I like to think about car stuff even when I’m not working on car stuff because the car hobby is an obsession—not a mere hobby.

Most car guys I meet are the same way because 98% of the conversations I have at car shows are directly related to cars—not politics or flavor-of-the-month celebrities.

The first one is about the legendary Corvette Sting Ray.

Not just any Sting Ray—the 1963 Corvette split-window coupe. This is not about how iconic these cars were when they debuted back in ’63. This is about what happened after a few proud new ’63 Vette split-window fastback owners drove their car for the first time.

History taught us that the split part of the Corvette rear window obstructed the driver’s view so much that some owners had them cut out and replaced with the cleaner ’64 Vette pillarless look. History also taught us that the ’63 Corvettes, as a collective, are some of the most valuable Vettes in the world.

The 1970 Plymouth Superbird was another example of what people thought about a car when it was new versus how it did decades later as a collectible.

Reviews were mixed on these cars back in 1970 because the Superbird was a bold statement car. There’s little doubt some married guys had their brides sold on the concept of a new car until the wife saw a Superbird in person. The world’s best sales guy couldn’t cut that deal.

Dealers sat on these cars into 1971 and beyond because they were so outlandish. Some Superbirds lost their wings and noses because dealers could sell a regular ‘70 Plymouth hardtop a lot easier than a ‘bird. Insurance companies treated Superbirds like toxic waste and Saudi Arabia was about to hold up the world on oil prices, so these cars had targets on them.

We all know what happened decades later. The Superbird is a 200K+ win at most auctions, so the guy whose wife red-flagged the deal back in 1970 has a boatload of I-told-you-so in 2023.    

The 1947 Lincoln Continental is not on very many car guy’s wish list in 2023, but I think it’s one of the coolest, most understated cars ever built.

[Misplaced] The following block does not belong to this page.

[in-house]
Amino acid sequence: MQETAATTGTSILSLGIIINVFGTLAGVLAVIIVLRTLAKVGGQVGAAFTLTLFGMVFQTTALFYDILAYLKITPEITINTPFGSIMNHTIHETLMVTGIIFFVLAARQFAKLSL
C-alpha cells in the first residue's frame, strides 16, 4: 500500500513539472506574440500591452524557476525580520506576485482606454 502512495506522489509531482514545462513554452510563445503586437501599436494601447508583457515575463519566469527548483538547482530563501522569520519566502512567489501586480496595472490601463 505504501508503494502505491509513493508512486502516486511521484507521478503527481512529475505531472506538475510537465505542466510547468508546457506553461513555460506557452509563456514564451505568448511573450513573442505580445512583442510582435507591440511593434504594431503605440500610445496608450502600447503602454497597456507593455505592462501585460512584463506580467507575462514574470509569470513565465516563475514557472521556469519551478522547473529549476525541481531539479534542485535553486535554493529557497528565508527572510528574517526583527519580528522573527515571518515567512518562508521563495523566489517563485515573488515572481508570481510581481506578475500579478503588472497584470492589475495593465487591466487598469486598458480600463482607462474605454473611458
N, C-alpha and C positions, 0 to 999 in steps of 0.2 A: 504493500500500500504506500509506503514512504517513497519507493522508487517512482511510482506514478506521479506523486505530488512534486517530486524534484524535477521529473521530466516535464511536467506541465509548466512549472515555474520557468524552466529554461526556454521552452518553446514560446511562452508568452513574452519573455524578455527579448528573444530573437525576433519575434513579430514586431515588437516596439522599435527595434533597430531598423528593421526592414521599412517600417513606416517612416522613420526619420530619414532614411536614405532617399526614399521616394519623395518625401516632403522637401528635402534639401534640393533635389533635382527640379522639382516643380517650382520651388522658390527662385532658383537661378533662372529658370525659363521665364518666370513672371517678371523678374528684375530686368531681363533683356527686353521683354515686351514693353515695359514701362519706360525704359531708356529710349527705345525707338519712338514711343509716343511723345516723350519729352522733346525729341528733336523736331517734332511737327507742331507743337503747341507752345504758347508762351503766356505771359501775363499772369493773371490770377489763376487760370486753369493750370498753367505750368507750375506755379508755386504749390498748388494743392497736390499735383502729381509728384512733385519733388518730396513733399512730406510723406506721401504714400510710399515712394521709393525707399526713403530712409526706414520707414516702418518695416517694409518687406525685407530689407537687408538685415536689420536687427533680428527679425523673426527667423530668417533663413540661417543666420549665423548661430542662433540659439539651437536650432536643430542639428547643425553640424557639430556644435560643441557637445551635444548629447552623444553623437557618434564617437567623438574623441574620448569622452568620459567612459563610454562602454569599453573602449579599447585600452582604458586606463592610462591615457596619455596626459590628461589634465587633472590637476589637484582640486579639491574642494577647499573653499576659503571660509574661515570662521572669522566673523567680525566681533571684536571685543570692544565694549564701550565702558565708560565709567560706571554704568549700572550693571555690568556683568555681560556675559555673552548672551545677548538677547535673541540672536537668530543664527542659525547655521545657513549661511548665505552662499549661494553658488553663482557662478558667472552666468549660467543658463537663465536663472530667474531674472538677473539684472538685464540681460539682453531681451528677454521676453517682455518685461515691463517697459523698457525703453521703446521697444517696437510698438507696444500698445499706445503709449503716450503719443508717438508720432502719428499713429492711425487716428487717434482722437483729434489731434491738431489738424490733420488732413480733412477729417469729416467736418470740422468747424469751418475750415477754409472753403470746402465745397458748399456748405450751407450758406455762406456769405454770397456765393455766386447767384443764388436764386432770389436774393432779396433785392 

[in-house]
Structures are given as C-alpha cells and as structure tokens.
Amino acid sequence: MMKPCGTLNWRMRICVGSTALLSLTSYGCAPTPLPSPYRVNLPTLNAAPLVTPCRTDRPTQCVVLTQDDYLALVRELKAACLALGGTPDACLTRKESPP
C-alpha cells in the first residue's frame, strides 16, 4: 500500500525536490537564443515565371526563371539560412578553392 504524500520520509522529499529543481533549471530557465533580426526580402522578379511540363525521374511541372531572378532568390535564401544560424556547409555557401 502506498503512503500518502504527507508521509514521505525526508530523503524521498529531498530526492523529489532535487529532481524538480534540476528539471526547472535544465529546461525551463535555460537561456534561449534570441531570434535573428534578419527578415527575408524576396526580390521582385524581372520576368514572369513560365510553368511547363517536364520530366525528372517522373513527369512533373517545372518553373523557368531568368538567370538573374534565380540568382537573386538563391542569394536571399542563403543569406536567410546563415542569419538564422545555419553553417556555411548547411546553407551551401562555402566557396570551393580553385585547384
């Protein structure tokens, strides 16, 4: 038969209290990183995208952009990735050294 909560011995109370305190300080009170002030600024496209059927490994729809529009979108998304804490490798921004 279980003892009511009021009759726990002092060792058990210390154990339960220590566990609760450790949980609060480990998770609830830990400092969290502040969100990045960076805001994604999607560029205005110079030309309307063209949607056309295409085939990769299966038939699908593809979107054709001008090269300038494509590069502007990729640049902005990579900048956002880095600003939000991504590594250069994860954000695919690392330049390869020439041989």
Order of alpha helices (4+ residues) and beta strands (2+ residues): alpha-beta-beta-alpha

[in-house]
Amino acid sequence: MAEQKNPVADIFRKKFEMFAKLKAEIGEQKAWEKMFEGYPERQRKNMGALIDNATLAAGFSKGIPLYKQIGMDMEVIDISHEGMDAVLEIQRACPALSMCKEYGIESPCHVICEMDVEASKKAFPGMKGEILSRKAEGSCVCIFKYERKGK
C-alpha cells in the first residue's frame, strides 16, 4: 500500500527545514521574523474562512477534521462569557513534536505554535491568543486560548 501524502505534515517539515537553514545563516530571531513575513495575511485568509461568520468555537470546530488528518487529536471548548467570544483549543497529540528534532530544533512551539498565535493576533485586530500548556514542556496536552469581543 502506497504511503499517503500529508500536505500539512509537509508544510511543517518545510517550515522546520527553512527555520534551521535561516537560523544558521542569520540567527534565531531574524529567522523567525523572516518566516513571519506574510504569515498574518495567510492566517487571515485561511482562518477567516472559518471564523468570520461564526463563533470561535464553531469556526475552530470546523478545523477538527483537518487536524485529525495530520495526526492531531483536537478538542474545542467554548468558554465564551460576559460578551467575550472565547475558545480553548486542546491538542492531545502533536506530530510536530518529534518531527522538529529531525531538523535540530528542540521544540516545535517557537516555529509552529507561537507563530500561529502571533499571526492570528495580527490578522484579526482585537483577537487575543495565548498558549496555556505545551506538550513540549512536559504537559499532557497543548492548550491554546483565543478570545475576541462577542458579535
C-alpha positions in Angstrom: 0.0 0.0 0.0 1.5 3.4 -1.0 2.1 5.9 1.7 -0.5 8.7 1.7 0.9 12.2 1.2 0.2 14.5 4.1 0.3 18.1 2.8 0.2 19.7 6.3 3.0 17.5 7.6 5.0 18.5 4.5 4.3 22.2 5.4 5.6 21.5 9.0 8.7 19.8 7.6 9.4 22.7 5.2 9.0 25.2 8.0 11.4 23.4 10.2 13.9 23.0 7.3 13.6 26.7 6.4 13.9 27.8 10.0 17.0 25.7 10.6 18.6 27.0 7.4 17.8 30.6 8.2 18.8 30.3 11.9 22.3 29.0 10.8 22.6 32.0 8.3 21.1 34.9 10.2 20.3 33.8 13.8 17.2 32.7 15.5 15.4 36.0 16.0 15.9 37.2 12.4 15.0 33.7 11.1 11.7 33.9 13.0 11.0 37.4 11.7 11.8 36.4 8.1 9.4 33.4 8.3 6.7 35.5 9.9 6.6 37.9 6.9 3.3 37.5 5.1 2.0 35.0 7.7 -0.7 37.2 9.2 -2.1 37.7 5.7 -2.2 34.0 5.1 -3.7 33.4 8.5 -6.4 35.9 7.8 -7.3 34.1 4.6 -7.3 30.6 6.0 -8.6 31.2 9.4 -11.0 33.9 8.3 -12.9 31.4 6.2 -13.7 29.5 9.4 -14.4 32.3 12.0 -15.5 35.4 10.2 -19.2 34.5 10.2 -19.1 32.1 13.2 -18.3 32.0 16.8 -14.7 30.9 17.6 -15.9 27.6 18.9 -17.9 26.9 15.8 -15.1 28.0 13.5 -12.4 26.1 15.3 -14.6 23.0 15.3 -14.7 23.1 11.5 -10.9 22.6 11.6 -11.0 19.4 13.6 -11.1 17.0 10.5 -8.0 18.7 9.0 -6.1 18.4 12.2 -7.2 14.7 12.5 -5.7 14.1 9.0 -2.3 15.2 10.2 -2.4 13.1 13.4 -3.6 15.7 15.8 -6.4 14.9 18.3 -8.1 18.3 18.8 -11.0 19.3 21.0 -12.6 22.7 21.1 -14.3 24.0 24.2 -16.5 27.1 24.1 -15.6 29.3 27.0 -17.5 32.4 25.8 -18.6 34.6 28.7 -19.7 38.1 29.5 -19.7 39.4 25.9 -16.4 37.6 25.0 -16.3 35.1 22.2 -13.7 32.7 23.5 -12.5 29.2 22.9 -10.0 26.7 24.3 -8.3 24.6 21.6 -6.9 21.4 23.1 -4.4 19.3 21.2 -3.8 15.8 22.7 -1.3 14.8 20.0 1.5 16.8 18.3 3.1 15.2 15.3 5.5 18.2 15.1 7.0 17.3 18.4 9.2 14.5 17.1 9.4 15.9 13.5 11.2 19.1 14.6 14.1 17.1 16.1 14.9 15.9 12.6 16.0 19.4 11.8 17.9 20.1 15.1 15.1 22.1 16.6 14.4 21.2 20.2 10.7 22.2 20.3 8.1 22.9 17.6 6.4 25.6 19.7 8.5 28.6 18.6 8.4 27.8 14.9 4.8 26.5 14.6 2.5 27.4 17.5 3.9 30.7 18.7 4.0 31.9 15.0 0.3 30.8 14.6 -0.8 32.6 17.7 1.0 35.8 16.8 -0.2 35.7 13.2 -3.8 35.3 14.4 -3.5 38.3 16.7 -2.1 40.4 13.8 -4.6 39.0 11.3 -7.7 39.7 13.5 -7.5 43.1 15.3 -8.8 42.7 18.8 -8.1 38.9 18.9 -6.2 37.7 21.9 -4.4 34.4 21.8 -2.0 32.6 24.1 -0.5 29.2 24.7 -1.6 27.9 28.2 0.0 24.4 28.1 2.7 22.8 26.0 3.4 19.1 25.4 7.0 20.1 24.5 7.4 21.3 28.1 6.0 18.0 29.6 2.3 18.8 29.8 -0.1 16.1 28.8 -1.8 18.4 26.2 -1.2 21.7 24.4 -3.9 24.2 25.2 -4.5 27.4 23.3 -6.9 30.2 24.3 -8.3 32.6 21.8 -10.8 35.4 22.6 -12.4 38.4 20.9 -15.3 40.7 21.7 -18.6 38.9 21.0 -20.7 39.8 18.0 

These Lincolns were the cars of bankers, corporate leaders and other movers and shakers in ’47 as the world recovered from World War Two. The average guy was happy to get a stripped-down Ford in 1947 because the car builders were just ramping up production again so you took what you could get—Lincolns were way out of reach.   

The tide has swung the other way because a mint or modified ’47 Ford Tudor will out-leg most ’47 Lincolns at most auctions. Turns out the guys returning from WW II had a good sense of value.

The PT Cruiser is an unlikely addition to this list but it’s here for opposite reasons because unlike the Superbird, the PT Cruiser had a waiting list of willing buyers when it debuted in 2001.

They couldn’t build them fast enough in the first year, but when the PT Cruiser run ended in 2010 everyone who wanted to own one did own one. The party was over for the PT Cruiser, but not before Chrysler built 1.35 million of them.

PT Cruisers are disappearing faster than the passenger pigeon did, but they also developed a cult-like following. You’ll see custom PTs at Mopar shows, but they are infinitely more common at a wrecking yard—unlike the Superbird or ’63 Vette.

The last car I thought about was the last-gen Ford Crown Victoria.

They built these workhorses from 1991 to 2011 and used them to haul people in cabs and police cars. A Crown Vic was a go-to sedan because they were a long-term car that could take a pounding.

That same pounding meant these cars are going away at warp speed, but you’ll still see some of them hiding under the skin of a vintage Ford truck. Speed guys like the affordable power and handling of a Crown Vic-especially if they had the police package.

By: Jerry Sutherland

Jerry Sutherland is a veteran automotive writer with a primary focus on the collector car hobby. His work has been published in many outlets and publications, including the National Post, Calgary Herald, Edmonton Journal, Ottawa Citizen, Montreal Gazette, Saskatoon StarPhoenix, Regina Leader-Post,  Vancouver Sun and The Truth About Cars. He is also a regular contributor to Auto Roundup Publications.

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